The Beat December 2002
Today neighbors put out reed mats with sliced persimmons to dry in the autumn sun, reminding me of time spent in Nepal where locals lay out mats of unshelled rice, wheat and millet for trucks to run-over thus separating the hulls. The bright orange persimmons are speckled in black as I look on from a distance. Raisins perhaps? I get closer and the speckles fly, buzzing around me before settling back to lay more eggs on our Chuseok holiday snacks.
Fall is here, the time of cold winds, when cane grass on mountaintops turns coarse and crunchy and the scent of burning plastic brings memories of burning leaves back home. Fall, I think, invokes indescribable yearning in almost everyone, yearning to be alone with the sky and the trees, to breathe deeply and recollect anything and everything. But for me, here in Korea, fall also represents a time to begin holding it in so as to avoid a cold toilet seat. It is a time when I should accustom myself to not showering for days. Both shower and toilet are located outside, and of course neither are heated.
When I’d first visited my wife’s house I had problems with the bathroom because of knee space, the low stairway above the door, and the piles of boxes in front of it. I was told to use the shower drain, but had to look out for my future mother-in-law. I’d see her approaching, have to hold, zip up and pretend to be washing my hands. One day I went into the courtyard to piss in the shower and found my future mother-in-law in a squat, pissing and grinning at me without a shred of guilt.
* * *
My buddy and his wife hired a shaman to cleanse their house of lurking spirits. He and another friend had split a hefty jug of wine earlier. I missed the fun but heard about it from these two very different sources. Buddy number one described an intensely spiritual experience with family and in-laws present, with a cute, rotund ajumma shaman piercing the very depths of his soul. Buddy number two described a drunken white man being beaten with a dead fish and a large cucumber, by a wailing and feathered old Navajo priestess.
I wait for the bus and a horde of middle schools boys and girls slyly nudge each other, checking out the white man. I hear some boy whispers “hello.” Friends giggle approval. A girl smacks the boy on the back. Then another hello and another and soon hellos chirp out like a chorus of tiny peeper frogs in a pond. I grin at one, I grin at two. I wink at a cute little girl and she shrieks. Her friends say they‘re jealous.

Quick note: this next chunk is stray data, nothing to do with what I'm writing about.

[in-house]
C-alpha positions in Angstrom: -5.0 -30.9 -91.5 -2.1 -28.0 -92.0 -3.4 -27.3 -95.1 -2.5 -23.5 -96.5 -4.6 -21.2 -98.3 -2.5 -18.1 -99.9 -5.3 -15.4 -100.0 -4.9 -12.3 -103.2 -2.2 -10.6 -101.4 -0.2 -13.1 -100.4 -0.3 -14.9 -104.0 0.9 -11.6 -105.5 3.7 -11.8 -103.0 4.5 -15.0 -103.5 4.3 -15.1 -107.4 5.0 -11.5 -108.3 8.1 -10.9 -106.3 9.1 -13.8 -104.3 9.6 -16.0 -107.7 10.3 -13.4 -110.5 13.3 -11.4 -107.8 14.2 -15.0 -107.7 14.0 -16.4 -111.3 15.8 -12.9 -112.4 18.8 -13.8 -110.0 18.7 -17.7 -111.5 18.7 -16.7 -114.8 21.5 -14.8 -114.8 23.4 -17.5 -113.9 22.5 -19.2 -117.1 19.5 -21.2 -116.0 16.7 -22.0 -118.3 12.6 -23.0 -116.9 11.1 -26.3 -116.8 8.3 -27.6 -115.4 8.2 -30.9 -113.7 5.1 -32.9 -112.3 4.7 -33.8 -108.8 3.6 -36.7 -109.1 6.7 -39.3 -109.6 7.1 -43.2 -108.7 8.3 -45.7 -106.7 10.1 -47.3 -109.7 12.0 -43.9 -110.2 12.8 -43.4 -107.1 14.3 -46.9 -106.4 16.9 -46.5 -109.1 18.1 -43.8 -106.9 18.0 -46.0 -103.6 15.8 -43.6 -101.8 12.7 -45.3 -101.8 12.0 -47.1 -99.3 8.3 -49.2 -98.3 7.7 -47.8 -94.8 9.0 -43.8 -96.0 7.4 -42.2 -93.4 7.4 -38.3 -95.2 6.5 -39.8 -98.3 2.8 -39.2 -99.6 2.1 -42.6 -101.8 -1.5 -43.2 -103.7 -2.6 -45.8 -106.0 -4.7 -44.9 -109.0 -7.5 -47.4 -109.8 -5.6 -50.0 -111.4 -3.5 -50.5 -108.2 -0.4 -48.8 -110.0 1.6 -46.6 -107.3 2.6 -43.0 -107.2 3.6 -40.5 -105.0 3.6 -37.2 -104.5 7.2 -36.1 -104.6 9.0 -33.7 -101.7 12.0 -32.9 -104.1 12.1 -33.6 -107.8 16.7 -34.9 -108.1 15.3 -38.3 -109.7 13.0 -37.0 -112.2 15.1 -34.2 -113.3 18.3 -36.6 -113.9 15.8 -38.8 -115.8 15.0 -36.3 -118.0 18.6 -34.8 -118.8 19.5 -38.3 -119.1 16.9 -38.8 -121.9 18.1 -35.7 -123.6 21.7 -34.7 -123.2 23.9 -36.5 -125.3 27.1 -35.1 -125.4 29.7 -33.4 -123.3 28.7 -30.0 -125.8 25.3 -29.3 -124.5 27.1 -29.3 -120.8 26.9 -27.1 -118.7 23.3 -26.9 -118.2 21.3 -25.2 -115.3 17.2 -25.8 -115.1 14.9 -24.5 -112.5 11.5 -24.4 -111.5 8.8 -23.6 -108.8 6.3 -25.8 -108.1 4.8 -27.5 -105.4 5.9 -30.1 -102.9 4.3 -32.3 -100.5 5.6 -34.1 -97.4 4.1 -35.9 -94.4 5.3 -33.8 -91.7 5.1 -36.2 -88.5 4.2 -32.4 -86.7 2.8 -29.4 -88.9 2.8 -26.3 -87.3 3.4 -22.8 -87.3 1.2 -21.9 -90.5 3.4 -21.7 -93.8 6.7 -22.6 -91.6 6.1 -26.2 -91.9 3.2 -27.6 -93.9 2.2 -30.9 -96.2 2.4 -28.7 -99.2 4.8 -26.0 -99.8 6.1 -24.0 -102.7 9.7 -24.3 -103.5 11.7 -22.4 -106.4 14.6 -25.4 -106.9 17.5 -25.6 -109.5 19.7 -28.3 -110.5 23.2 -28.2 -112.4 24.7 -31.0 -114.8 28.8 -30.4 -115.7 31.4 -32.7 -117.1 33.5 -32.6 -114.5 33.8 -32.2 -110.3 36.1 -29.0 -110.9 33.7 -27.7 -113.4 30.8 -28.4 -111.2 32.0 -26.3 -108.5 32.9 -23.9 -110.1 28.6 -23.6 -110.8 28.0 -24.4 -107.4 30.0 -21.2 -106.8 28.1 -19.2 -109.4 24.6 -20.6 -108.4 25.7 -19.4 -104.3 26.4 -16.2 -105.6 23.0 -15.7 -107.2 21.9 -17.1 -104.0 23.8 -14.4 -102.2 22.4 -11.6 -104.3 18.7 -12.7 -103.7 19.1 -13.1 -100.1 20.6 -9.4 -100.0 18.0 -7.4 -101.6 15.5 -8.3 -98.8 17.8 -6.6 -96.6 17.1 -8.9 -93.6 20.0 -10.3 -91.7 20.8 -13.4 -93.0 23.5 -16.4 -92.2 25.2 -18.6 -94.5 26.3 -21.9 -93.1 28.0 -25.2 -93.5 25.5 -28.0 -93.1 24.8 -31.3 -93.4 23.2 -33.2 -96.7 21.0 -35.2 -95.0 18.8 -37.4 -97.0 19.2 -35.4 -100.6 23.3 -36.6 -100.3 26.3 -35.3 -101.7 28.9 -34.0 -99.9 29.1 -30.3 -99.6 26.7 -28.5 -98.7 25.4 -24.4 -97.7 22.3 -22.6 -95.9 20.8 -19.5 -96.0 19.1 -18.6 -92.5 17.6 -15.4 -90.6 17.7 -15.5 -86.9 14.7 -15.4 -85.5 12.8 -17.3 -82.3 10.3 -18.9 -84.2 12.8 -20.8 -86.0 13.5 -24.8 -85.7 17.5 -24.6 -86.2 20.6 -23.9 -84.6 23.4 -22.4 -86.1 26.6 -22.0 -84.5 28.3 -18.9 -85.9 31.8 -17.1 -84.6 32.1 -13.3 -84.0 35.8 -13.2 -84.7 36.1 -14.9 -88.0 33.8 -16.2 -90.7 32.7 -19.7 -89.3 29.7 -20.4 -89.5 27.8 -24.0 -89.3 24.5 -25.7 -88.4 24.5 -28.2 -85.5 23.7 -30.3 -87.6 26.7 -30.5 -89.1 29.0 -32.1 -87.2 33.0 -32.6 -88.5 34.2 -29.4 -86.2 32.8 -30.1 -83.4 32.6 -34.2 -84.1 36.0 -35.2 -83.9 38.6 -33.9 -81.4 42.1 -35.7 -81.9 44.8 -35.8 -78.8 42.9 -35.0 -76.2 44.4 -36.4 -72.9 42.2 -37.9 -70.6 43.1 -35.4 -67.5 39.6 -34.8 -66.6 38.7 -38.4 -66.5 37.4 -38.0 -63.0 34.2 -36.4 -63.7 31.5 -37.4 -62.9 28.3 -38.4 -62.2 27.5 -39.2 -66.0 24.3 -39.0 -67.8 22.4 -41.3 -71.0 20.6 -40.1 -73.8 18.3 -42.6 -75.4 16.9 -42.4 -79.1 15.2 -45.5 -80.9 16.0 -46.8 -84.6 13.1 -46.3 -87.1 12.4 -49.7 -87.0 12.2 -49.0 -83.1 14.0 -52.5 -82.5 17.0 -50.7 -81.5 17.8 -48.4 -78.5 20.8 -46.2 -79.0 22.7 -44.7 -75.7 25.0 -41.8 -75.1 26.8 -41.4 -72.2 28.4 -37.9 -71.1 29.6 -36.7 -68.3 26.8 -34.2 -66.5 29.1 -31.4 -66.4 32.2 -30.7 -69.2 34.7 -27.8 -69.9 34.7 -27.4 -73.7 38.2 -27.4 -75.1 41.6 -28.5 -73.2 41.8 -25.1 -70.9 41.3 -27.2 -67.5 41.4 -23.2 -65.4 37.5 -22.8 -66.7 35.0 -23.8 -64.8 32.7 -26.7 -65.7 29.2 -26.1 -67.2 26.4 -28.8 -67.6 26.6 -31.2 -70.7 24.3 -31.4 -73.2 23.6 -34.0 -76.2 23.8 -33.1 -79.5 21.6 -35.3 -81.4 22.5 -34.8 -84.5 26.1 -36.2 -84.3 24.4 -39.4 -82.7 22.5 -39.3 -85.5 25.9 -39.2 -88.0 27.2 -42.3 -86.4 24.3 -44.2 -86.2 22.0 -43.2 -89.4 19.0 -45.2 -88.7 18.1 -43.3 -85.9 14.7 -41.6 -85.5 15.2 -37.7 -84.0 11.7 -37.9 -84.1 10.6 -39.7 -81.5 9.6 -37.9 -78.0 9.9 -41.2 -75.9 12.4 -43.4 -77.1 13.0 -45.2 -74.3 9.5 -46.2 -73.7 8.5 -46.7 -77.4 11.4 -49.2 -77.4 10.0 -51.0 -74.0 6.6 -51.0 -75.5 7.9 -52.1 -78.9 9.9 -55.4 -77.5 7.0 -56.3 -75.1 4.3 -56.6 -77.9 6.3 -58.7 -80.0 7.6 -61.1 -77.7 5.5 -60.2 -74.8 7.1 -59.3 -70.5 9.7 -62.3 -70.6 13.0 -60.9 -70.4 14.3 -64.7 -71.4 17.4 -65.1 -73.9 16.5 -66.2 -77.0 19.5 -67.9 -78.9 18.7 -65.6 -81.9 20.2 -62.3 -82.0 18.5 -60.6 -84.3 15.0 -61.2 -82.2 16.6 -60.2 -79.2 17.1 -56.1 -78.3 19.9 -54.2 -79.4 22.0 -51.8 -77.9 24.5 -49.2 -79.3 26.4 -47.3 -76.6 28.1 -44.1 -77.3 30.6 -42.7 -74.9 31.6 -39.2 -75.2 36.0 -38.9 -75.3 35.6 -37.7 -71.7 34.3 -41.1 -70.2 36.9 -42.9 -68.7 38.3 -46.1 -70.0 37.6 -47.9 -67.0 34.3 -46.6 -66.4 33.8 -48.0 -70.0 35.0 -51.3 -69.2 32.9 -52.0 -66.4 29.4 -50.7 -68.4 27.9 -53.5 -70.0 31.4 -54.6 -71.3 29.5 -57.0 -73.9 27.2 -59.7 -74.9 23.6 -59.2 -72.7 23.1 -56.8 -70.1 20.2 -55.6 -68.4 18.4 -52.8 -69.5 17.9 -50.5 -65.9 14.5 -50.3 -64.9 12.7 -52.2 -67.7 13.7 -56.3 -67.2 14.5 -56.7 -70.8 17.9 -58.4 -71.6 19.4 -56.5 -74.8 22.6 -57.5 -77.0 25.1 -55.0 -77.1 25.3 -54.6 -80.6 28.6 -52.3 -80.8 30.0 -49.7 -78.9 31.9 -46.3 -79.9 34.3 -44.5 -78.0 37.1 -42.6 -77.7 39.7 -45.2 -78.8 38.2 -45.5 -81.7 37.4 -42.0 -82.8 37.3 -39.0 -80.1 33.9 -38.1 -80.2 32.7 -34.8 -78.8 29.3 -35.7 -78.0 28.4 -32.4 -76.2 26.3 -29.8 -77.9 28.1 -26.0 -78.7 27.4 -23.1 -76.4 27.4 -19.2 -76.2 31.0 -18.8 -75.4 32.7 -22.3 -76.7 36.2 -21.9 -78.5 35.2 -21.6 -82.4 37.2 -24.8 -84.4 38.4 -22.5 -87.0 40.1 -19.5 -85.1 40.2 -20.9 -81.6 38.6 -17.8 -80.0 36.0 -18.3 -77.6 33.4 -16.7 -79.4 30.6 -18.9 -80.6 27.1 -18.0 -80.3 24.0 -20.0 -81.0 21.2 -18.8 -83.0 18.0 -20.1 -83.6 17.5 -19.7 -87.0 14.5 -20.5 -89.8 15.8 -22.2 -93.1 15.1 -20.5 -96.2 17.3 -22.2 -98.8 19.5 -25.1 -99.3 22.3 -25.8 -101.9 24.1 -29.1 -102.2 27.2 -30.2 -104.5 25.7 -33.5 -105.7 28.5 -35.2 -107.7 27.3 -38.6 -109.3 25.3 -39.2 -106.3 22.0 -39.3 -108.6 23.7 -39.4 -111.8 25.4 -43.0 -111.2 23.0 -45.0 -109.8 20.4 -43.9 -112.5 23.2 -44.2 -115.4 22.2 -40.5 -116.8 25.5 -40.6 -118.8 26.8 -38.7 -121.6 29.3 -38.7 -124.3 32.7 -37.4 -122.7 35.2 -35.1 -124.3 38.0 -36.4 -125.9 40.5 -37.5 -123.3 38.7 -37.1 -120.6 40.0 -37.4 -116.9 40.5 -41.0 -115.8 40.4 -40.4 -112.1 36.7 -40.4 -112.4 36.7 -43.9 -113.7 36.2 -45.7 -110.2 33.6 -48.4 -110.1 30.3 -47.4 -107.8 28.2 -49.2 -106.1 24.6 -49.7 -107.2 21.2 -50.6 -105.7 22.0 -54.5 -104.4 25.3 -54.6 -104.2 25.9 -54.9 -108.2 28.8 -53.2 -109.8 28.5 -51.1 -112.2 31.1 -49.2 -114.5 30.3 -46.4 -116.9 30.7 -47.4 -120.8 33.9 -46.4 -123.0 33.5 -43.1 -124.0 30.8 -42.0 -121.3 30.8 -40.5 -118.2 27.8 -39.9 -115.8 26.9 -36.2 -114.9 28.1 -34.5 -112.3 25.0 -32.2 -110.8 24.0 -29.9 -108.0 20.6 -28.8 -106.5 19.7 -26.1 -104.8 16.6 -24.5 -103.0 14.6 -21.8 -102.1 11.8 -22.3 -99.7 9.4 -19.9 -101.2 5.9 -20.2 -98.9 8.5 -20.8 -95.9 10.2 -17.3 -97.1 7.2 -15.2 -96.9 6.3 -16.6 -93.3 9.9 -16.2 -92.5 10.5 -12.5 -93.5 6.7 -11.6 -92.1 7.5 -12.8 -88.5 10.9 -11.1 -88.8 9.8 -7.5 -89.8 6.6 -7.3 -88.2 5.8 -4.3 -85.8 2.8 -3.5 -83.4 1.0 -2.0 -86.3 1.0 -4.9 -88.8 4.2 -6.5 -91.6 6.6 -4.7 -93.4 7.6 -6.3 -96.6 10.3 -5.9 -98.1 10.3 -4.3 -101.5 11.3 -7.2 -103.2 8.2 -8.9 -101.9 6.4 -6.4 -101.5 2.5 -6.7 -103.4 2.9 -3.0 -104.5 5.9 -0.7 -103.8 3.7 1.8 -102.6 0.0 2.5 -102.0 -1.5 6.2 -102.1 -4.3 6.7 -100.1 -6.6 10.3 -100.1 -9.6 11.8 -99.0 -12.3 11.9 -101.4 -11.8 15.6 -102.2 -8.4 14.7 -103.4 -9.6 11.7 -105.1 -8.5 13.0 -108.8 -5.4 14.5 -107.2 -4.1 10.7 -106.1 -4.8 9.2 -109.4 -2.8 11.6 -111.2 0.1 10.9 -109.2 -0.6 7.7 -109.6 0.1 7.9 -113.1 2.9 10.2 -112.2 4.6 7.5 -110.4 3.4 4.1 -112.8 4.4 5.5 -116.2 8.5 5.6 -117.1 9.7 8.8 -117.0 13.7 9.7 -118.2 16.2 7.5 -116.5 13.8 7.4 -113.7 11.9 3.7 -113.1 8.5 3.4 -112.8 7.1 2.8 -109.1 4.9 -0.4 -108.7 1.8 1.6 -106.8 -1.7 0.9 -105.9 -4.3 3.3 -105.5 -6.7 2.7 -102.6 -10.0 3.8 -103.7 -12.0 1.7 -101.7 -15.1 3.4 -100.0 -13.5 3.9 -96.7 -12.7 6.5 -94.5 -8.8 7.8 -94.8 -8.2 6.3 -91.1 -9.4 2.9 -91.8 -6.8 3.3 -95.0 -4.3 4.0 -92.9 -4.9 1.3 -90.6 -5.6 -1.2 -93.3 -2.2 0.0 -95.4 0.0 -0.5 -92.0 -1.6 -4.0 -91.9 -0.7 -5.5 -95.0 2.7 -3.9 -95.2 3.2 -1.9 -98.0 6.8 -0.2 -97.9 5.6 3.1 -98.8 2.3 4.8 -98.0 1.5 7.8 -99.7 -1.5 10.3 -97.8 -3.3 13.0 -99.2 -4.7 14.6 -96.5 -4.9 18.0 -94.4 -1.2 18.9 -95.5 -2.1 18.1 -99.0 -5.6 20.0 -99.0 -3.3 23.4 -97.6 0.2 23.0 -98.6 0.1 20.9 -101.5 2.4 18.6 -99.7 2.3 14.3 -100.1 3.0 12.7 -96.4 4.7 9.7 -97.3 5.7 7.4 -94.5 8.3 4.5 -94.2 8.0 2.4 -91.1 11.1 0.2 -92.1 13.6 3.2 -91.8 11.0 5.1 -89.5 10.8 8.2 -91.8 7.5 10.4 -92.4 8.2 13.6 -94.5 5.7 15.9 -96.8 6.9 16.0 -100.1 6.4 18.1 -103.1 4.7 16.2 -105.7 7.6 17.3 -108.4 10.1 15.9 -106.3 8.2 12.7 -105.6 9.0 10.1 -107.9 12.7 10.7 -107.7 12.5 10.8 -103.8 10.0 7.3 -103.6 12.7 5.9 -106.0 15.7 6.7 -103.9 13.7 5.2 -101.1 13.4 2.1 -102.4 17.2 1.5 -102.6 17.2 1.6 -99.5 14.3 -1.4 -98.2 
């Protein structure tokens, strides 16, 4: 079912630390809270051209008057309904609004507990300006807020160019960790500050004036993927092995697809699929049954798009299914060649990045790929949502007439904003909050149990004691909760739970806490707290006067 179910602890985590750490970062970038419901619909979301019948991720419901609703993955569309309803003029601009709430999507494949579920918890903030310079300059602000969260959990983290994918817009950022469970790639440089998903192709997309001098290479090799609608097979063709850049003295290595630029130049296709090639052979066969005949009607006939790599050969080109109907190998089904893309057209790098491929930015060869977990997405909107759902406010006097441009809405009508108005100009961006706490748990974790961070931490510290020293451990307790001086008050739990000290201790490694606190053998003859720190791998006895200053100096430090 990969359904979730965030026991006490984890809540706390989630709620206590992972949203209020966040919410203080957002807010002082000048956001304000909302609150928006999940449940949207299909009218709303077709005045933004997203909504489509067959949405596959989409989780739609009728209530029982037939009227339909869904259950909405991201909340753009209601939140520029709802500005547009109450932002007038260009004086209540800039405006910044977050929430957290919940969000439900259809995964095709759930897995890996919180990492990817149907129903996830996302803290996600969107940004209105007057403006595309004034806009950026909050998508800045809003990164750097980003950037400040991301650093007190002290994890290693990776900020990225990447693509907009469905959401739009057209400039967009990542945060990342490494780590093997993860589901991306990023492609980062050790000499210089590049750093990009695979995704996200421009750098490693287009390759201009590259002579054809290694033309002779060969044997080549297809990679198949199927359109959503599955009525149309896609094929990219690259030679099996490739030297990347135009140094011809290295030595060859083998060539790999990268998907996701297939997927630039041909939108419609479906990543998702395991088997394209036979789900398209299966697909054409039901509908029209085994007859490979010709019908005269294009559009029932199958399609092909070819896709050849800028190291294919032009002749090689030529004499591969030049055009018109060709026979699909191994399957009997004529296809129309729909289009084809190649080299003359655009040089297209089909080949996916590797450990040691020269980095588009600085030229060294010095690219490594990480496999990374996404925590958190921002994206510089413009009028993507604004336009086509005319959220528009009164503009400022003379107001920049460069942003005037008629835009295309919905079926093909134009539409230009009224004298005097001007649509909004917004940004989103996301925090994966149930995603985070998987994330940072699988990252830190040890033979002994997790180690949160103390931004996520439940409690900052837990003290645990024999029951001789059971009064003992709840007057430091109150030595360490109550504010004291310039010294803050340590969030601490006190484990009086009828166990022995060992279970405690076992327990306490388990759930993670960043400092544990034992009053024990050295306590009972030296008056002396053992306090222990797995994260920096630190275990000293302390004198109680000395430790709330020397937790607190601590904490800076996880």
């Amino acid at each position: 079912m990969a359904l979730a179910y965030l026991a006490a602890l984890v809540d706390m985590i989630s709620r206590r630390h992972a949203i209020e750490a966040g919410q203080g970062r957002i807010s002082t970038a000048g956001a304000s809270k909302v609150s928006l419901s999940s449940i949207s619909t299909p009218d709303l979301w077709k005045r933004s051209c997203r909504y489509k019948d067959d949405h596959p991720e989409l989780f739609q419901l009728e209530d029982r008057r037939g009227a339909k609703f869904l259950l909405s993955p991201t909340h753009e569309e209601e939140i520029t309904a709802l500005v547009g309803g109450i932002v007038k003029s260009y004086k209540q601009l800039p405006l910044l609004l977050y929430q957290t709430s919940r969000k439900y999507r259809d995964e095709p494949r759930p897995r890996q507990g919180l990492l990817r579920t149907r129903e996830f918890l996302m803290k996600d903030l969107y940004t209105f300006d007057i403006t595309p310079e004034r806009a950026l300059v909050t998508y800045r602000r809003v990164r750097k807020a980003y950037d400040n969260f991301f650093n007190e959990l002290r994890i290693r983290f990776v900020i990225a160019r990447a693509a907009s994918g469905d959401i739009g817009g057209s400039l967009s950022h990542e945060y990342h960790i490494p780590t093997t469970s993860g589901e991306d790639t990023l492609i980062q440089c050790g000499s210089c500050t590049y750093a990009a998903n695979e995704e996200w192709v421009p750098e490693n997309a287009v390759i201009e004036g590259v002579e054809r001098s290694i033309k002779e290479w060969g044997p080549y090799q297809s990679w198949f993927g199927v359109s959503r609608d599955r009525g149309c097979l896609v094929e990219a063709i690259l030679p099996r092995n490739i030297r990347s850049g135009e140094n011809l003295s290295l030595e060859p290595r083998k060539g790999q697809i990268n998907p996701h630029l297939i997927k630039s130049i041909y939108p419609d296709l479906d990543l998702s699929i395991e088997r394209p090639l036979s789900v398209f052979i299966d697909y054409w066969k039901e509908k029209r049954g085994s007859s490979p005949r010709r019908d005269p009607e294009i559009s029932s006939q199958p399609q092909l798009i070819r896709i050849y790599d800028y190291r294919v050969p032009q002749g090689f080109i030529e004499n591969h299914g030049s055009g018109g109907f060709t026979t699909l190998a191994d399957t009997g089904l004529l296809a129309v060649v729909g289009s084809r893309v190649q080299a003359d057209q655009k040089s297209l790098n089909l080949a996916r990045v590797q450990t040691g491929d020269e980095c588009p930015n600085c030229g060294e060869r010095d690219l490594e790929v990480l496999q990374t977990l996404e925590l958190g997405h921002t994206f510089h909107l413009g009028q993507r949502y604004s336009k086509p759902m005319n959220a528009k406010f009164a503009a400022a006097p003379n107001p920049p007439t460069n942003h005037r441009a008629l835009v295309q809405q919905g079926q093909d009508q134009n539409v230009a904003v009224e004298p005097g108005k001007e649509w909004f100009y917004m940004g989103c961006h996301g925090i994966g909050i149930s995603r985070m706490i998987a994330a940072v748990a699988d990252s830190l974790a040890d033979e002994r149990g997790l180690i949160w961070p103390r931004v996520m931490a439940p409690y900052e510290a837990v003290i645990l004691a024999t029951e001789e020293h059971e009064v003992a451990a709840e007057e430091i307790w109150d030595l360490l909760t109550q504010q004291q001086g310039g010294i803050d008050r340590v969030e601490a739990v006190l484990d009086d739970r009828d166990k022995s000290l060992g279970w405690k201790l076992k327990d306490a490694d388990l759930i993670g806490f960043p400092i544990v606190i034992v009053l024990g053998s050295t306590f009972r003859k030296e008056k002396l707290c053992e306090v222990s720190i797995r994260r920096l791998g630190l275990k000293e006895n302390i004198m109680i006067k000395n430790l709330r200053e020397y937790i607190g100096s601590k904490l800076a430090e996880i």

The bus approaches and I ask in Korean if it goes to my destination. The kids flip when I do this. “He knows Korean!” they say, pulling each other from side to side, slapping each other, climbing on top of each other, release of the pent up energies suppressed in school.
I love it. I don‘t know if I could live without the charm I feel from the Korean people‘s daily extroversions. If I speak in the local dialect the average Korean might impulsively bust a back flip. If tell students I eat dog soup they might adopt me. The Koreans have me dialed. They know what I want, how to keep me. Without this attention I‘d have left long ago. Lord knows what other country people are so ecstatic to see whites.
Imagine going to a Taco Bell and saying to some tattooed ex-con that you love tamales, as he horks in your burrito. Tell a Korean American at a rice restaurant that you love kimchi and he‘ll tell you a refill costs three dollars. I recall getting directions during a visa run in Japan. The first nine people I asked for directions ran away saying, “no no no English!” If I ask a decrepit old Korean ajumma how to get to McDonalds, she‘ll escort me five blocks, sit me down and buy me a burger before asking if all foreigners have hairy chests.